Spring is here, which can only mean that summer is on its way! Yay! And like most of us, I assume anyway, we are both excited and somewhat insecure about the summer months and the decrease in clothing and covering up. I am a sweater all day every day kind of girl if I could be. I love being comfy and secure and honestly, like to cover up what I deem as my “problem” areas. Now, I could list what I think those problem areas are but that kind of defeats the purpose doesn’t it? I feel insecure, I hate bathing suit season and each year as summer rolls around I feel a sense of bittersweetness.
Last year, after reading Burnout by Emily Nagoski, I attempted to embrace the summer and the body I had to celebrate it. She talked about the Bikini Industrial Complex, which is not a new idea, but presented in a different way. She, and I am totally paraphrasing here, pointed out that the way we view ourselves and the unrealistic expectation of what a nice body looks like falls under the BIC. The BIC is a complex that has been fostered by our society and everything it entails from what we see on TV, how we talk about each other’s bodies and how we are treated by medical professionals (i.e. the bullshit that is the BMI). It is in all we see, how we speak and how we act.
So, last summer I tried to combat it. I was newly single, highly insecure and just trying to figure out the ways to feel more comfortable in my own skin. Using her tips (which can be found in her book), instead of focusing on what I looked like, I focused on how I felt.
What did my body need? What could it do for me? Why does it matter how big my belly is? Am I healthy? Can I move freely without pain? Am I not fortunate to have a body that lets me do all the things I want it to?
So, I embraced my body. Or tried to anyway.
I wore a bikini for the first time in years. Going to the beach with my family, I was in a safe space, and was free to just be me. When my nine-year old niece, made a comment about my belly, I replied that this is my body and I am happy with it. I took that chance as a teachable moment for a young mind. We all need to foster mass acceptance of the differences in bodies, and I figured I would start where I could. She rolled her eyes at me, but I didn’t care. She saw someone happy with their body, even for an instance, and for me, in that moment, that was a big deal.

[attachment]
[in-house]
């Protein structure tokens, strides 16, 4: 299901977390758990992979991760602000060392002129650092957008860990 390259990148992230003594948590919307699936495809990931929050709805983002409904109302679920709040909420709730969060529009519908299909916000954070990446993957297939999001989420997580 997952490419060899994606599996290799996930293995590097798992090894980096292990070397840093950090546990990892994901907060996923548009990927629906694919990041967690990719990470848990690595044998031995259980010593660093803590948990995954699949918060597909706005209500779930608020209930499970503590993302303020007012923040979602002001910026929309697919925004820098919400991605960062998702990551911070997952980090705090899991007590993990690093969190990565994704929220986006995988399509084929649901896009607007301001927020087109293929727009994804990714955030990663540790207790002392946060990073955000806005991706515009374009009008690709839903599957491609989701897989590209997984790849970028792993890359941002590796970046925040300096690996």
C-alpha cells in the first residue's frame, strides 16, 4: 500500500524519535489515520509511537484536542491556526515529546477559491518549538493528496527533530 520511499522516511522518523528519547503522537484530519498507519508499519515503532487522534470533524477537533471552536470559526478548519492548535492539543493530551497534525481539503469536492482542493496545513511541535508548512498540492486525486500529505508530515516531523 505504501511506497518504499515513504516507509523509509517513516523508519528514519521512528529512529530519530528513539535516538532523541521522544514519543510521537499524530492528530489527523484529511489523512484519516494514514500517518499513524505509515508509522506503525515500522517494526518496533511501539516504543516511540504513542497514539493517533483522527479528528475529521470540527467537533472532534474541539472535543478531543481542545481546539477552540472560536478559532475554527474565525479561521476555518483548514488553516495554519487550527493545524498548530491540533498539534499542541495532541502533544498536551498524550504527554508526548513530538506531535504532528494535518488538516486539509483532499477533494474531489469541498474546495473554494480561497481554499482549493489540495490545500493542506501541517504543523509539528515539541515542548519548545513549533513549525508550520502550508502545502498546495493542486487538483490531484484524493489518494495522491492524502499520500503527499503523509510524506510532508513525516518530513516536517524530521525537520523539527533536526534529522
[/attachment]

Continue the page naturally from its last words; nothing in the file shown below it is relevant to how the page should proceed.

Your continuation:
I dressed in clothes, and underwear, that made me feel attractive and/or sexy regardless of who I was with. It wasn’t to attract a man or garner attention, but it was to make me feel okay in my own skin. I flirted with boys because it felt nice. I wore cute summer dresses out to supper with friends because it helped my confidence. I wore things that I would never had worn before and you know what? People complimented me. A lot. They didn’t care about my belly or the things I don’t like. They didn’t care if I felt like my hair was a mess or I was feeling gross. They cared that I was trying to feel good, do fun things, and enjoy myself and my body.
I talked to my friends about it and challenged our negative thinking. When a friend criticize their weight or they body, I challenged them. I highlighted the aspects of them that they were missing, physical and otherwise. In order to combat the BIC, you need to acknowledge that how we talk to ourselves and about each other is part of the problem. I love the people in my life, I didn’t want to see them saying hurtful things either.
And I took pictures. Lots of them. I didn’t scrutinize the ones I took and pick out all the flaws. I just took photos of the things I was doing and shared them with the people that mattered. I was out living my life, embracing my body, as it was, and why would I not document that? I missed too many moments and too many chances for photographic memories because I didn’t like the way I looked on camera. That was dumb.
So for three whole months, and actually into the fall, I lived this mentality. I questioned the way people were protrayed on TV. I charged the narrative for how I talked to myself and the way in which the people around me talked. I ate when I was hungry, slept when I was tired and just listened to my body. And you know what?
It felt great.
It felt freeing.
And it gave me confidence to do things that I would not normally do.
And then I got in my head. As you do.
Winter hit, my insecurities ran rampant and I forgot all the good feelings that I had embraced when combatting the BIC that she wrote about.
So, instead of beating myself up about it, I am going to try again. Summer is approaching and I want to feel free.
First step is writing about it. They say when you write something down, it makes it stick. So, my loyal readers, I am writing it down and am holding myself accountable. Can you do the same?
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